Narrow, 2-lane roads are a fact of life around town. It is unlikely that many of them in the urban core will be made any wider. The good news is, the more you learn to be assertive in narrow lanes, the more you’ll come to like them… especially narrow lanes on 4-lane roads.

We cover this topic a lot on the site, in the blog and in our discussions, but looking around at where cyclists are riding, I think we can’t cover it enough. I’m trying to infuse it into the collective unconscious! The more of us who ride assertively, the sooner we’ll establish it as a norm. That’s how we create a community where bicycle drivers are an accepted, expected and respected part of traffic.

10 replies
  1. Andrewp
    Andrewp says:

    Two issues that I would bring up ….

    First is that I bet many motorists are not aware that it is OK (and legal!) to pass you on a double-yellow lined road. I noticed one pass took the car past an intersecting street on the left. Hopefully they were able to look ahead and see that there was no car approaching or sitting at that intersecting street about to turn right …. Do you use hand signals to encourage people to pass you (when it is clear) or do you let them make that decision themselves?

    Second, from the video you can’t tell how many cars might be stacking up behind you at times … I’m pretty sure in this case it was only one or two. Question: Do you do anything different when you notice more cars backing up behind you? I’m talking about being on a 2-lane road — obviously on a 4-lane they can (and should) go around. I think one timid driver (scared to cross dowble yellow and go around) could back up many cars unnecessarily. I also think that if one car sees someone pass you successfully, they may be more inclined to pass as well — your thoughts? Again, might you encourage a pass with a hand signal?

    Very nice instructional video — no need for sound as you placed text in all the appropriate places to make your points ….

  2. Keri
    Keri says:

    Good comments/questions, Andrew.

    It’s true that many motorists are not aware that it is legal to pass on a double yellow. However, that doesn’t stop them. Rarely, I’ll get someone behind me who seems hesitant to pass even though it’s clear. Sometimes it seems like someone is hesitating, but then it turns out they are planning to turn right.

    Our original plan for the video was to shoot the same route twice — with the camera facing forward first, then backward. Unfortunately, we got caught in a monsoon on the second pass. We went back to my office and discovered that the camera worked OK in the rain, but we didn’t have time to go back to the whole route again. We did get some great footage on Orange Ave, Mills and Princeton when we went back out in the rain, but the second pass of Bumby would have been great since it was closer to rush hour. Brian may be coming back this spring, so hopefully we’ll get another shot at it.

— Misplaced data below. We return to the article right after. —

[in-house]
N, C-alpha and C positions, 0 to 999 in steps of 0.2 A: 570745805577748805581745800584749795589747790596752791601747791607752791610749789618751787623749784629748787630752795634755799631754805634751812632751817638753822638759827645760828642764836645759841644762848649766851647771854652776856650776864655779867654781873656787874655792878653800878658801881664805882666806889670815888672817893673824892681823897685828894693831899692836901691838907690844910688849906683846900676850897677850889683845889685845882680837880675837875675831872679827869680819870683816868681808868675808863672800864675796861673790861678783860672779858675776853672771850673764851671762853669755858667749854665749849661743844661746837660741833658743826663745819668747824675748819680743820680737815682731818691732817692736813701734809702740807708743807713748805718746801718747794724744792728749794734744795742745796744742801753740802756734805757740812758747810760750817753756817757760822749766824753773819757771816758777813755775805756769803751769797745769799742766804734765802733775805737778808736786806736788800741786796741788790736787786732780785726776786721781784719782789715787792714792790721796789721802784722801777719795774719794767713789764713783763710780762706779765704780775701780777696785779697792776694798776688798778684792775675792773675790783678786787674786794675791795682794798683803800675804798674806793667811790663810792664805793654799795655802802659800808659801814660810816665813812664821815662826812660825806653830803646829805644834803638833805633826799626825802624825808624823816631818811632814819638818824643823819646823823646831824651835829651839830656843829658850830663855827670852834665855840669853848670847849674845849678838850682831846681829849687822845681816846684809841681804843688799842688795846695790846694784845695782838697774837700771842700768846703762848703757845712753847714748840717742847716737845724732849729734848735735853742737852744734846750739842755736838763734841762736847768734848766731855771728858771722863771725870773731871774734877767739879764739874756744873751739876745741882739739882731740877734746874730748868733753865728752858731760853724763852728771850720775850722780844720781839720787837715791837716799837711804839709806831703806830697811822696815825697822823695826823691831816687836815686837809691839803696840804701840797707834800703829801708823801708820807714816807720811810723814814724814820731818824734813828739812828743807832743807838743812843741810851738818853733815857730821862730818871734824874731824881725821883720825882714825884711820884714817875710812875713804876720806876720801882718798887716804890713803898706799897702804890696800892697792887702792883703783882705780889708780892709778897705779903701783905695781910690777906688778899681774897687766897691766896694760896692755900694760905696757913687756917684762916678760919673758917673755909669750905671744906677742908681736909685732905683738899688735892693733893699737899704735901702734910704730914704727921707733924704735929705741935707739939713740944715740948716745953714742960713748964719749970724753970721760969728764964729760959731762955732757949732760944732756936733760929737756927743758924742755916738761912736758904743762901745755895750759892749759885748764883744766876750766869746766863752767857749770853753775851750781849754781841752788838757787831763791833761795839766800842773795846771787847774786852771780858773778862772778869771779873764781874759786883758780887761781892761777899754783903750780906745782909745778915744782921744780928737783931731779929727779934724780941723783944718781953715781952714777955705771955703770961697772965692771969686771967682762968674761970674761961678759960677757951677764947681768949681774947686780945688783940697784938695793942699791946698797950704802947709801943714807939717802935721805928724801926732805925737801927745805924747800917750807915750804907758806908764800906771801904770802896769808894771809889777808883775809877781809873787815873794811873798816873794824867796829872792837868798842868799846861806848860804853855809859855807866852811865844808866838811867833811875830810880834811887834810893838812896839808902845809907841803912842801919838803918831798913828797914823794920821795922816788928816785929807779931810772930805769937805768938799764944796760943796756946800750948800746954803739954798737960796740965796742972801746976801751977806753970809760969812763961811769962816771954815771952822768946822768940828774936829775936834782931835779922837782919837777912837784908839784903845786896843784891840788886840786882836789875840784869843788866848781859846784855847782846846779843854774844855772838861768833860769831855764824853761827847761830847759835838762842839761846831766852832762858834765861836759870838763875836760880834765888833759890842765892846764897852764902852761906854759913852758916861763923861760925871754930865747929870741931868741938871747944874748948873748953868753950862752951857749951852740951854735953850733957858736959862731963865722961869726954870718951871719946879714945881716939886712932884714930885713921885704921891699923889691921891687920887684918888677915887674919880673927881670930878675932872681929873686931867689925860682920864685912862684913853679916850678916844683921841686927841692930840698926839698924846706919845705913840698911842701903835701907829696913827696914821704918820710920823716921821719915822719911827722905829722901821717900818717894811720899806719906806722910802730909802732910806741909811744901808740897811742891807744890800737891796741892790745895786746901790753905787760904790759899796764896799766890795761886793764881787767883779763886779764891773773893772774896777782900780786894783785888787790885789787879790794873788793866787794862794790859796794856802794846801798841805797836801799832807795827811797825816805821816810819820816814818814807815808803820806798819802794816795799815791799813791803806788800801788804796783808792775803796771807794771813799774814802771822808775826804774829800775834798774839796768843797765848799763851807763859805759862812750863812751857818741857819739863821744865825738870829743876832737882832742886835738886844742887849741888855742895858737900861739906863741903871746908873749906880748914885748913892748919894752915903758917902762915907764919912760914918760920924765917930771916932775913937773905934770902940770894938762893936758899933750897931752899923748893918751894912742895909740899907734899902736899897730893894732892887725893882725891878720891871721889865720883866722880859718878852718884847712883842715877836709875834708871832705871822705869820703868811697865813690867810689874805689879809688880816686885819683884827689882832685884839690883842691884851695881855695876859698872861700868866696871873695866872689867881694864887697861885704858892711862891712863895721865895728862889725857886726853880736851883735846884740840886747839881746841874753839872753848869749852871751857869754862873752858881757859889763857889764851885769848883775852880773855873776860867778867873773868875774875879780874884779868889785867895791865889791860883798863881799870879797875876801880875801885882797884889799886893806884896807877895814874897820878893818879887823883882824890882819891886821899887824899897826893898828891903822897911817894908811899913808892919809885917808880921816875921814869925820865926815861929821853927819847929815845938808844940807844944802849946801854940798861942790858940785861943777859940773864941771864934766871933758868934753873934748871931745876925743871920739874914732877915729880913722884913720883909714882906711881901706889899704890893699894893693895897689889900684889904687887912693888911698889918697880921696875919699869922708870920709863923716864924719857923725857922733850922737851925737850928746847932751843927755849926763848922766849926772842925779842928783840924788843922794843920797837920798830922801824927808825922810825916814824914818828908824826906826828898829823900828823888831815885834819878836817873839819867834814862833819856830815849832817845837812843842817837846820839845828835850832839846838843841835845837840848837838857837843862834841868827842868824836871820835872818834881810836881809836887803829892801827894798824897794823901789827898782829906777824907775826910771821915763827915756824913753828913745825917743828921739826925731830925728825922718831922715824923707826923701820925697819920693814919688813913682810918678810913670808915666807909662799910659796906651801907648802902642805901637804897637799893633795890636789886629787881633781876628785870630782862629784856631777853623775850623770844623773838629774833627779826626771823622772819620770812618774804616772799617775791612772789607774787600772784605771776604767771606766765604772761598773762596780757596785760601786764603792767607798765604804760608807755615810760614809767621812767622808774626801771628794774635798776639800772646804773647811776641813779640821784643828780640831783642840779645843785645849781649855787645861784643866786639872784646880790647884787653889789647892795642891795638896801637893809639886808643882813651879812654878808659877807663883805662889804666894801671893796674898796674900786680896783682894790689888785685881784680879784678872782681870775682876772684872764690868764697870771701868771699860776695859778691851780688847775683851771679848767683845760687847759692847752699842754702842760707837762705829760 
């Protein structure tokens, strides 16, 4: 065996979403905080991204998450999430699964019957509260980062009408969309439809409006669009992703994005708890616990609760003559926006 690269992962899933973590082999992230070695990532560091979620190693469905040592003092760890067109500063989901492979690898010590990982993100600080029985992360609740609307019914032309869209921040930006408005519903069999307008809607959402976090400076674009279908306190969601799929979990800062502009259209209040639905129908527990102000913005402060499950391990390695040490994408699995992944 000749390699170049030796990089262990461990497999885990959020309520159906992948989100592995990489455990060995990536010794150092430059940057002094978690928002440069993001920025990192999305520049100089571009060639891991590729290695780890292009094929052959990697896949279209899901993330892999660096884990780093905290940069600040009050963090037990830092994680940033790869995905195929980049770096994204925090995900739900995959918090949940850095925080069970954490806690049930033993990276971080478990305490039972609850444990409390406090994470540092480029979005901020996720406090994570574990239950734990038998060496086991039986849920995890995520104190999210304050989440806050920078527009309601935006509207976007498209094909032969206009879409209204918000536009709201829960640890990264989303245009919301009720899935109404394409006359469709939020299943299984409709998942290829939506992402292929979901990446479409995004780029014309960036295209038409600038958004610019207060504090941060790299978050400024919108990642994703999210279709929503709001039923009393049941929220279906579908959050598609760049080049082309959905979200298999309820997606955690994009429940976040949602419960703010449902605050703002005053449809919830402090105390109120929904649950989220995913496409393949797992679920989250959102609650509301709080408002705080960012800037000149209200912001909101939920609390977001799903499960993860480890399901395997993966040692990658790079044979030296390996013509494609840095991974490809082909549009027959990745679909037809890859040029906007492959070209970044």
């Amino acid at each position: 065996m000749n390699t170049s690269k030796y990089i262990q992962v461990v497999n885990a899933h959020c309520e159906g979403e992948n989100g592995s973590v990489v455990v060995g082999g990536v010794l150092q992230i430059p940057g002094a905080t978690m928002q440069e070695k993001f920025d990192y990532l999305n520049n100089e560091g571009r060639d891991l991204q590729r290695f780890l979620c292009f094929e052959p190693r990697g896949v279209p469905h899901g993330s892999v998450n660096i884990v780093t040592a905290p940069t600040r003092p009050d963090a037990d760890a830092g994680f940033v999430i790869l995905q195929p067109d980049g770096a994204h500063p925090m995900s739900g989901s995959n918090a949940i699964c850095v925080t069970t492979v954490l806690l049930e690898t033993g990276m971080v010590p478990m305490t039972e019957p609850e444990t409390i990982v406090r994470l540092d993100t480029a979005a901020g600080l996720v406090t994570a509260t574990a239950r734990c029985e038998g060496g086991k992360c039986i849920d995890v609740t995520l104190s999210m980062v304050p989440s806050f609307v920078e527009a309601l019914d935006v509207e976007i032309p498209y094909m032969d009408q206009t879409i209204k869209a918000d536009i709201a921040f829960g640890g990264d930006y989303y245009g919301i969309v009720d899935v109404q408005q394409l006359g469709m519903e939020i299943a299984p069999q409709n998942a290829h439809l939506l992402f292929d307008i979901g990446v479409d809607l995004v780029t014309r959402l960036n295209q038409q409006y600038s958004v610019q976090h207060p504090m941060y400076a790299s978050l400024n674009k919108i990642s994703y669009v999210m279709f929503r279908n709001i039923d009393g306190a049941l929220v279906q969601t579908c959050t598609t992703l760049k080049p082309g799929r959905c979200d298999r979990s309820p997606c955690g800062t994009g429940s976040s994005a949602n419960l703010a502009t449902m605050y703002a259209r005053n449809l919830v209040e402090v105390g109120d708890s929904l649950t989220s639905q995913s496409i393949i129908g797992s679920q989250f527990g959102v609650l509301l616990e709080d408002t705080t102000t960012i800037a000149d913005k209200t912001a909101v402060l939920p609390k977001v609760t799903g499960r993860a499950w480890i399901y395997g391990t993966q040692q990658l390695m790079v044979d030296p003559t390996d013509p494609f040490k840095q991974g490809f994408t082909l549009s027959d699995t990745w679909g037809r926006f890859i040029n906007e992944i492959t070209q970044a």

Regarding waving people to pass… there is much debate about that. Some people say you should never do that. I think it’s OK as long as you can be certain they can pass safely. You have to be cognizant of the potential conflicts (cross streets where cars might turn into the oncoming lane are the most common). If I’ve stuck my hand out and asked someone not to pass, I feel like I should let them know when I’m OK with them passing. But if I’m not sure they can pass safely, I don’t do it.

    I rarely have traffic stack up behind me, but it does happen. When I see that motorists are not going to be able to pass, I pull off the road (usually make a right turn onto a side street or into a parking lot). That’s the safest way to handle that. I have made the mistake of trying to move right a few times and regretted it. If it’s one car, that works. But if there are several, it gets ugly. Especially if one of them is a large vehicle. That always seems to be how it works out, too… you move over for a Honda Civic and the next thing you know, there’s a full-size van six inches from your left elbow.

    The need to pull off the road happens to me as a solo rider maybe 2 or 3 times in a year. I try not to pick routes that will put me on 2-lane thru roads at peak traffic times. I go for multi-lane roads or residential routes.

  3. rodney
    rodney says:

    My route takes me on some narrow two lane roads. Conway Rd. to Hoffner Ave. is one example. The construction has made the ride much nicer. However, the time I commute in the morning doesn’t allow for controlling the lane for this stretch.

    Motorist traffic is generally backed up and doesn’t allow for ample passing of a cyclist.I end up taking the sidewalk for this mile or so and rejoin Conway Rd. and continue my route home.

    The narrow road strikes again when I reach Dixie Belle Rd. and Michigan St.

    The remainder of my commute is spent smack dead center of the lane because it is barely wide enough to fit a car, much less a car and cyclist.